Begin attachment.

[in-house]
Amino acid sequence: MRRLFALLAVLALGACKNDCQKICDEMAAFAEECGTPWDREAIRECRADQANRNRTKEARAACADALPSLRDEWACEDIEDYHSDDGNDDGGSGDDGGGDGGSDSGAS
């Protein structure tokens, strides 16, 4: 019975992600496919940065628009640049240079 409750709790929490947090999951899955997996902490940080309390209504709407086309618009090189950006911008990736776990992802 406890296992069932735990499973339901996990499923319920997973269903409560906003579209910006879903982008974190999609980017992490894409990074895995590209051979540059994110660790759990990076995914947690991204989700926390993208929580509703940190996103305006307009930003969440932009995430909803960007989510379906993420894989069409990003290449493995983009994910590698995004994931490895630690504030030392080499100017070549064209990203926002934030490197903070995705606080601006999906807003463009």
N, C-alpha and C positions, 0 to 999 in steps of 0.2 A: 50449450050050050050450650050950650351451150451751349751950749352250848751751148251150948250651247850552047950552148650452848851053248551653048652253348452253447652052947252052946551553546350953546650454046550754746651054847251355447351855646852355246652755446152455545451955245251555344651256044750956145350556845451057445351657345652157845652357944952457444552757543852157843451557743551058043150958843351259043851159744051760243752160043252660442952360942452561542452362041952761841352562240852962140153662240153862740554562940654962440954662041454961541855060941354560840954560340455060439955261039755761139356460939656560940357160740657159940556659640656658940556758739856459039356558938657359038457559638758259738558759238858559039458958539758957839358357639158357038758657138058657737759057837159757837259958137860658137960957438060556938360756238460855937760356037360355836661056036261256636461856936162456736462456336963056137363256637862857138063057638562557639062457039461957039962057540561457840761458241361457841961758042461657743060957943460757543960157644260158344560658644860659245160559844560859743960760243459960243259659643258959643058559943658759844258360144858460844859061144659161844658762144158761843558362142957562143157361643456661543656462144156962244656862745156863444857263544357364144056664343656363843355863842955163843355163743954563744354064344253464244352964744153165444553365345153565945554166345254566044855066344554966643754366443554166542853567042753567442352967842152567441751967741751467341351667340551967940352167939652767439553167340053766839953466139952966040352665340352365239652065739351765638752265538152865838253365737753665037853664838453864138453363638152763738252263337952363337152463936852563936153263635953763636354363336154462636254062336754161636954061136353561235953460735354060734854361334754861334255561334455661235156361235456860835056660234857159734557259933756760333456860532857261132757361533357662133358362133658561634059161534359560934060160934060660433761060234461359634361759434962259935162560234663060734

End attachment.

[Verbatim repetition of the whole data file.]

[in-house]
Amino acid sequence: MRRLFALLAVLALGACKNDCQKICDEMAAFAEECGTPWDREAIRECRADQANRNRTKEARAACADALPSLRDEWACEDIEDYHSDDGNDDGGSGDDGGGDGGSDSGAS
């Protein structure tokens, strides 16, 4: 019975992600496919940065628009640049240079 409750709790929490947090999951899955997996902490940080309390209504709407086309618009090189950006911008990736776990992802 406890296992069932735990499973339901996990499923319920997973269903409560906003579209910006879903982008974190999609980017992490894409990074895995590209051979540059994110660790759990990076995914947690991204989700926390993208929580509703940190996103305006307009930003969440932009995430909803960007989510379906993420894989069409990003290449493995983009994910590698995004994931490895630690504030030392080499100017070549064209990203926002934030490197903070995705606080601006999906807003463009």
N, C-alpha and C positions, 0 to 999 in steps of 0.2 A: 50449450050050050050450650050950650351451150451751349751950749352250848751751148251150948250651247850552047950552148650452848851053248551653048652253348452253447652052947252052946551553546350953546650454046550754746651054847251355447351855646852355246652755446152455545451955245251555344651256044750956145350556845451057445351657345652157845652357944952457444552757543852157843451557743551058043150958843351259043851159744051760243752160043252660442952360942452561542452362041952761841352562240852962140153662240153862740554562940654962440954662041454961541855060941354560840954560340455060439955261039755761139356460939656560940357160740657159940556659640656658940556758739856459039356558938657359038457559638758259738558759238858559039458958539758957839358357639158357038758657138058657737759057837159757837259958137860658137960957438060556938360756238460855937760356037360355836661056036261256636461856936162456736462456336963056137363256637862857138063057638562557639062457039461957039962057540561457840761458241361457841961758042461657743060957943460757543960157644260158344560658644860659245160559844560859743960760243459960243259659643258959643058559943658759844258360144858460844859061144659161844658762144158761843558362142957562143157361643456661543656462144156962244656862745156863444857263544357364144056664343656363843355863842955163843355163743954563744354064344253464244352964744153165444553365345153565945554166345254566044855066344554966643754366443554166542853567042753567442352967842152567441751967741751467341351667340551967940352167939652767439553167340053766839953466139952966040352665340352365239652065739351765638752265538152865838253365737753665037853664838453864138453363638152763738252263337952363337152463936852563936153263635953763636354363336154462636254062336754161636954061136353561235953460735354060734854361334754861334255561334455661235156361235456860835056660234857159734557259933756760333456860532857261132757361533357662133358362133658561634059161534359560934060160934060660433761060234461359634361759434962259935162560234663060734